default | grid-3 | grid-2

Post per Page

Quantum computing can now unravel the universe's greatest mysteries

With the new IBM processor, quantum computing achieves the possibility of penetrating the secrets of neutrons and protons that make up our bodies and stars, as well as deciphering the greatest mysteries of the universe.

IBM has opened a new frontier in quantum computing: it has created a processor called Eagle capable of processing information so complex that it cannot be managed or simulated on a traditional computer, according to the company in a statement.

With this development, IBM achieves a 127-qubit quantum processor, well above the 76 qubit announced by China last month to achieve the crown of quantum sovereignty.

IBM has already warned that its new IBM Quantum System Two is only a first step, as it aims to scale to a 433-qubit processor called Osprey next year, and even hit a 1,121-qubit processor called Condor in 2023, The Register reports. .

The current system is already 100 times faster than IBM Cloud in quantum applications, and could enable the discovery of new drugs.

These discoveries require simulations that involve large amounts of data difficult to manage by classical computers, according to the company.

Technological revolution

IBM notes that this development is another step in a technological revolution in the history of quantum computing .

All this technology is based on a basic unit of information called the qubit: unlike the bit, which can only have two values ​​(one or zero), the qubit can take several values ​​at the same time, that is, it manifests a quantum system with two simultaneous eigen states.

Speaking of the new development, IBM CEO Arvind Krishna has pointed out that quantum computing could help tackle problems that are too challenging for even today's most powerful supercomputers, such as figuring out how to make better batteries or sequestering emissions from carbon, he explained to Axios.

In its statement, IBM also notes that as quantum processors scale up, each additional qubit doubles the amount of spatial complexity, the amount of memory space required to run algorithms, allowing a classical computer to simulate as well. reliably quantum circuits.

Bodies and stars

There is another aspect of this development, Futura Sciences highlights: due to this technological feat, quantum computing may have at its disposal the solution of some of the secrets of the protons and neutrons that make up our bodies and stars.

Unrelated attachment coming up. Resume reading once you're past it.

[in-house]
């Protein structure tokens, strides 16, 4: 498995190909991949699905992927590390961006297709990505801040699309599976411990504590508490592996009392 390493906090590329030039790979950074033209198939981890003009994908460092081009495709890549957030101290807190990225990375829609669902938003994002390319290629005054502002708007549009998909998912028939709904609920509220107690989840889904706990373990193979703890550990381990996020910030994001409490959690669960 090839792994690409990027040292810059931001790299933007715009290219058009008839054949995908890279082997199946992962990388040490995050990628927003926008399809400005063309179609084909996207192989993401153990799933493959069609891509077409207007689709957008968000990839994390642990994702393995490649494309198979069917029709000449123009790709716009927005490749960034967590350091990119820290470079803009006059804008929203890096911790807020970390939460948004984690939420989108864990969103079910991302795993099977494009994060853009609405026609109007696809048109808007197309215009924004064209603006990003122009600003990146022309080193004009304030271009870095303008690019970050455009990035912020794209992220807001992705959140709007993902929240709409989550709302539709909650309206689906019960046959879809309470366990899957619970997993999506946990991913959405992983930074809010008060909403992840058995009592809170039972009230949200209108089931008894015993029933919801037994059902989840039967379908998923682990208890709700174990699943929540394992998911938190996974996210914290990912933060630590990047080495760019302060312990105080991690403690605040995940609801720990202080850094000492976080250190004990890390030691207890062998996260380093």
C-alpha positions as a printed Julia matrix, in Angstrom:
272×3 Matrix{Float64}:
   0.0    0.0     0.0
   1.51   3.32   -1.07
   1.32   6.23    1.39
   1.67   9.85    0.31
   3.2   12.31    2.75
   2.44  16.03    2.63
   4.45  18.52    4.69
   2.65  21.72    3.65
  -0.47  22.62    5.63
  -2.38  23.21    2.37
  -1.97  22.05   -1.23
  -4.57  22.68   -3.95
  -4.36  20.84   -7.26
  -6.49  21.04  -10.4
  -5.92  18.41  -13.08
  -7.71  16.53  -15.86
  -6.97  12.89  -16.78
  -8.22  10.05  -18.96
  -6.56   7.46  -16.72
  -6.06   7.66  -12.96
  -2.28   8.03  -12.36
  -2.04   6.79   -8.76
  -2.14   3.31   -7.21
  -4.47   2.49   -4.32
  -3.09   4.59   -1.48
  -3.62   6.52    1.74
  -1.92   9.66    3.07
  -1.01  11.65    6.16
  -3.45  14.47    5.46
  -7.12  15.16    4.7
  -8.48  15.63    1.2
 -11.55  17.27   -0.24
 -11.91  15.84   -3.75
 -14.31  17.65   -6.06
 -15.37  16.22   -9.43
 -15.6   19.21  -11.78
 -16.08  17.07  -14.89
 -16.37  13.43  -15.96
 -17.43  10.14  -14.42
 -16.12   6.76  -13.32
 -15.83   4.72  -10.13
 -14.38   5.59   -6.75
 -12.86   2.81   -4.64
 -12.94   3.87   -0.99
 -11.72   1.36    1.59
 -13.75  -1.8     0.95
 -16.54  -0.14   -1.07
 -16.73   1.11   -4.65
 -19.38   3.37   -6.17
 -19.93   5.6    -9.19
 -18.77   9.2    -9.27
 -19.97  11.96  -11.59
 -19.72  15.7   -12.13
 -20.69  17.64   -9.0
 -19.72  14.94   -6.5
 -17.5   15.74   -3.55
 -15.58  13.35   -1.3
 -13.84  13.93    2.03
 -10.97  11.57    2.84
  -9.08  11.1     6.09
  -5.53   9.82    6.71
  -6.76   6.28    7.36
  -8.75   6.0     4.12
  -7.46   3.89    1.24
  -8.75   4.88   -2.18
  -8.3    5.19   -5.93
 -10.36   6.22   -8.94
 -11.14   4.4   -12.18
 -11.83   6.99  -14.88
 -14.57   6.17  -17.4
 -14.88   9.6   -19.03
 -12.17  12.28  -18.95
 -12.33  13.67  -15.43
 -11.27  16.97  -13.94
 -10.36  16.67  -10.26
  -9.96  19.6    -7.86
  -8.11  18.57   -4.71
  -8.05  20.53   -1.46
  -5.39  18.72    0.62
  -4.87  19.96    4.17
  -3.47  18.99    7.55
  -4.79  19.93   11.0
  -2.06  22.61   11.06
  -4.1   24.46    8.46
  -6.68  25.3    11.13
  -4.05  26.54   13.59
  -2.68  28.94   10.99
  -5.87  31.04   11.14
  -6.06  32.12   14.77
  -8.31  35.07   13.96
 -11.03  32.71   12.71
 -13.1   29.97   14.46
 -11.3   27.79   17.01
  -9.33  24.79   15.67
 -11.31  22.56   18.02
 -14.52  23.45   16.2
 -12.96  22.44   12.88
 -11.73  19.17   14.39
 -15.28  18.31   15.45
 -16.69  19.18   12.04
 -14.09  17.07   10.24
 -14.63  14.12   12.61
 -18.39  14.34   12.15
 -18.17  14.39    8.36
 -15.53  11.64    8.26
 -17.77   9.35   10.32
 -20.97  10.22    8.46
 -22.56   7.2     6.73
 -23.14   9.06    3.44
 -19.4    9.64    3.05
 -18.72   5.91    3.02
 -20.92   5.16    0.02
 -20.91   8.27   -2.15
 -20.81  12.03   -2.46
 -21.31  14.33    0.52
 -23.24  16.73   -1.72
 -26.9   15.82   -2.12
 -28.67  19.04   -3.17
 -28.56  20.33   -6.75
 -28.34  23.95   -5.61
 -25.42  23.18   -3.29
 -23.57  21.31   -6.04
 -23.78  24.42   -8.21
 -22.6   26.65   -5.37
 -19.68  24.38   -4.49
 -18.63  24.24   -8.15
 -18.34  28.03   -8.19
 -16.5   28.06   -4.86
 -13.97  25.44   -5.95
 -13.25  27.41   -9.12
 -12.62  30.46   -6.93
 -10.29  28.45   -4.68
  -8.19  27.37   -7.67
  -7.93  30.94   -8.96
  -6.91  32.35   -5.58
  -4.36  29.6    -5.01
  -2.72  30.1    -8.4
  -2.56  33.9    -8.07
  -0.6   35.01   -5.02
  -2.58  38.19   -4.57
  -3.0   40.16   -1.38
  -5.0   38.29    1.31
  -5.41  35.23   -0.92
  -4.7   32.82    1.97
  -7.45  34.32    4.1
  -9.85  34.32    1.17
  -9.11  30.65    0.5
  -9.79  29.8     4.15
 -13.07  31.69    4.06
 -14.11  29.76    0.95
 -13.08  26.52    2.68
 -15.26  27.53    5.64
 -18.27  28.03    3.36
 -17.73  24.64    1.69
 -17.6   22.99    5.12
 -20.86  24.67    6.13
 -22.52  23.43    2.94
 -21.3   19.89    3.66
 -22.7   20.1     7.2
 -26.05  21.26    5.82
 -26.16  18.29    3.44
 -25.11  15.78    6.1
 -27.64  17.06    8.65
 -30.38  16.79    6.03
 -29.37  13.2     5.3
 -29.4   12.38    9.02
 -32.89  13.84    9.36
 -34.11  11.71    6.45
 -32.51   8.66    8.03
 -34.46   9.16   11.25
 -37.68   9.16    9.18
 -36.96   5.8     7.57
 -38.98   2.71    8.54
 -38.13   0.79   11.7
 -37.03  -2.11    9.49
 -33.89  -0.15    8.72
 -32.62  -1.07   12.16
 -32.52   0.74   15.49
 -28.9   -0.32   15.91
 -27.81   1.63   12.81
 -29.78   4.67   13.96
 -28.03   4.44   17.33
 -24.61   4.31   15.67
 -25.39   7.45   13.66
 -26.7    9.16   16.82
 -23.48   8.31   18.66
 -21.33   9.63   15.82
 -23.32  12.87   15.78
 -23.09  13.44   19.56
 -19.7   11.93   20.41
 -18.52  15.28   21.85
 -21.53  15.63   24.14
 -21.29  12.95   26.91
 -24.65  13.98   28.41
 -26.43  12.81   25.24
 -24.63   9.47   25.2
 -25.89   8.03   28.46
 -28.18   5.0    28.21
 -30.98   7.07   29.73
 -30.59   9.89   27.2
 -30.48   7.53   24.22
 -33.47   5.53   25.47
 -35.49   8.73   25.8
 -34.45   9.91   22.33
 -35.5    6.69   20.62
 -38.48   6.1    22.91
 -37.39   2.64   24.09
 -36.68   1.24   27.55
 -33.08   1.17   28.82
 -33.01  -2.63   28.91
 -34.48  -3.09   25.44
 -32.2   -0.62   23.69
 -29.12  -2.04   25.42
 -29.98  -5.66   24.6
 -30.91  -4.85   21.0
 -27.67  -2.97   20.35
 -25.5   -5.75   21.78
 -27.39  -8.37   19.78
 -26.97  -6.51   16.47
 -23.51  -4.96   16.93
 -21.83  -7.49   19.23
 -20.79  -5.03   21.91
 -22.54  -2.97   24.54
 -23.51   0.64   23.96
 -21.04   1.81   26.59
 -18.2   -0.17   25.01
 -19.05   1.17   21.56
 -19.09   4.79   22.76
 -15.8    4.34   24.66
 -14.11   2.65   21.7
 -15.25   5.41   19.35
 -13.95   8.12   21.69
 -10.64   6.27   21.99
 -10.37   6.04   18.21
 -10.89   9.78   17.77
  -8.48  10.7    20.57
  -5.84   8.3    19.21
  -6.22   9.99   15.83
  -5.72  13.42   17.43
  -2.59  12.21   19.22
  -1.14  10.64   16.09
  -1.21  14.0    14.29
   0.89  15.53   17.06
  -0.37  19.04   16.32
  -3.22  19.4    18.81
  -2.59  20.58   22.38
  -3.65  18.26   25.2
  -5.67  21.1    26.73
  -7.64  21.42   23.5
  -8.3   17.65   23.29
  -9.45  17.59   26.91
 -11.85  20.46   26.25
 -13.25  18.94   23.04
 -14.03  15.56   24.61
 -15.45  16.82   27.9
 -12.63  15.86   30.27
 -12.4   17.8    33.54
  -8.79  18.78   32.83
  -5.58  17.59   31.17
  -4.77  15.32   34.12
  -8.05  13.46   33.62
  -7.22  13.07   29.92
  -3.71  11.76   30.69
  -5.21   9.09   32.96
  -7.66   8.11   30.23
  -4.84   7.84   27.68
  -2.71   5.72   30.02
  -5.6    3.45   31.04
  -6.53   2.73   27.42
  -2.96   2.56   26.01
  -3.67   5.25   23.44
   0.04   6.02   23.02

This diagnosis is based on another no less significant result in quantum computing, reached by the Institute for Quantum Computing at the University of Waterloo, which is reported in another statement.

A team of researchers from this institute has just carried out the first simulation of baryons (fundamental quantum particles) using quantum computing, as explained in an article published in Nature Communications.

With this result, the team has taken a significant step towards more complex quantum simulations that will allow scientists to study neutron stars and learn more about the early moments of the universe, according to the French journal.

Quantum chromodynamics

The new IBM quantum computer opens a new frontier to research of this nature, which is based on quantum chromodynamics and has already achieved the first baryon simulation, obtained in the current IBM quantum computer.

The authors of this research consider that an even more powerful quantum computer, such as the Eagle and its later developments Osprey and Condor, can allow us to simulate the same interactions that occur in a particle accelerator and to know much better the origins of the universe.

In theory, the way is now open for completely realistic simulations of quantum chromodynamics , a quantum field theory that describes one of the fundamental forces, the strong interaction, which is what determines the dynamics of baryons, keys to understanding the structure of the universe.

Source: IBM

No comments

Error Page Image

Error Page Image

Oooops.... Could not find it!!!

The page you were looking for, could not be found. You may have typed the address incorrectly or you may have used an outdated link.

Go to Homepage